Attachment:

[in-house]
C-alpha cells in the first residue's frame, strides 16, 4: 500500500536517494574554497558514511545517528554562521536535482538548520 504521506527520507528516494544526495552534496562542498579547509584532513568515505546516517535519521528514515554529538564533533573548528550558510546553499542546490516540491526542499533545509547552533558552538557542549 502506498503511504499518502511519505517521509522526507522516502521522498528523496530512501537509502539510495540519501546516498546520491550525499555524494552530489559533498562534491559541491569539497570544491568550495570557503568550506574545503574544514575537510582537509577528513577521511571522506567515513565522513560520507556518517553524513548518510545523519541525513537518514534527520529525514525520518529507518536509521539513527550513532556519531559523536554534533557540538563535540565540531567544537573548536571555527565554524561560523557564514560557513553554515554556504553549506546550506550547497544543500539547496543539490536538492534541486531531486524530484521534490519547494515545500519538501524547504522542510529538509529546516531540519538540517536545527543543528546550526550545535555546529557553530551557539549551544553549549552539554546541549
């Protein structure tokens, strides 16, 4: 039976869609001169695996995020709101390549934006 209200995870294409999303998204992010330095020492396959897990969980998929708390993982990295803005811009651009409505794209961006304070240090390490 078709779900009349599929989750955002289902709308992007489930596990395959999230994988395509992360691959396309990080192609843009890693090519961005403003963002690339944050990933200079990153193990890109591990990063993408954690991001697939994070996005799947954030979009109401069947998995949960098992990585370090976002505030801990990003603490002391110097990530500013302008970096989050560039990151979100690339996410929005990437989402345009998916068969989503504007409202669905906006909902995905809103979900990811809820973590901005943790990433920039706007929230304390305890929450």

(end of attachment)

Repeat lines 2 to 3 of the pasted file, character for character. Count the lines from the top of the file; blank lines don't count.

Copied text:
C-alpha cells in the first residue's frame, strides 16, 4: 500500500536517494574554497558514511545517528554562521536535482538548520 504521506527520507528516494544526495552534496562542498579547509584532513568515505546516517535519521528514515554529538564533533573548528550558510546553499542546490516540491526542499533545509547552533558552538557542549 502506498503511504499518502511519505517521509522526507522516502521522498528523496530512501537509502539510495540519501546516498546520491550525499555524494552530489559533498562534491559541491569539497570544491568550495570557503568550506574545503574544514575537510582537509577528513577521511571522506567515513565522513560520507556518517553524513548518510545523519541525513537518514534527520529525514525520518529507518536509521539513527550513532556519531559523536554534533557540538563535540565540531567544537573548536571555527565554524561560523557564514560557513553554515554556504553549506546550506550547497544543500539547496543539490536538492534541486531531486524530484521534490519547494515545500519538501524547504522542510529538509529546516531540519538540517536545527543543528546550526550545535555546529557553530551557539549551544553549549552539554546541549
């Protein structure tokens, strides 16, 4: 039976869609001169695996995020709101390549934006 209200995870294409999303998204992010330095020492396959897990969980998929708390993982990295803005811009651009409505794209961006304070240090390490 078709779900009349599929989750955002289902709308992007489930596990395959999230994988395509992360691959396309990080192609843009890693090519961005403003963002690339944050990933200079990153193990890109591990990063993408954690991001697939994070996005799947954030979009109401069947998995949960098992990585370090976002505030801990990003603490002391110097990530500013302008970096989050560039990151979100690339996410929005990437989402345009998916068969989503504007409202669905906006909902995905809103979900990811809820973590901005943790990433920039706007929230304390305890929450």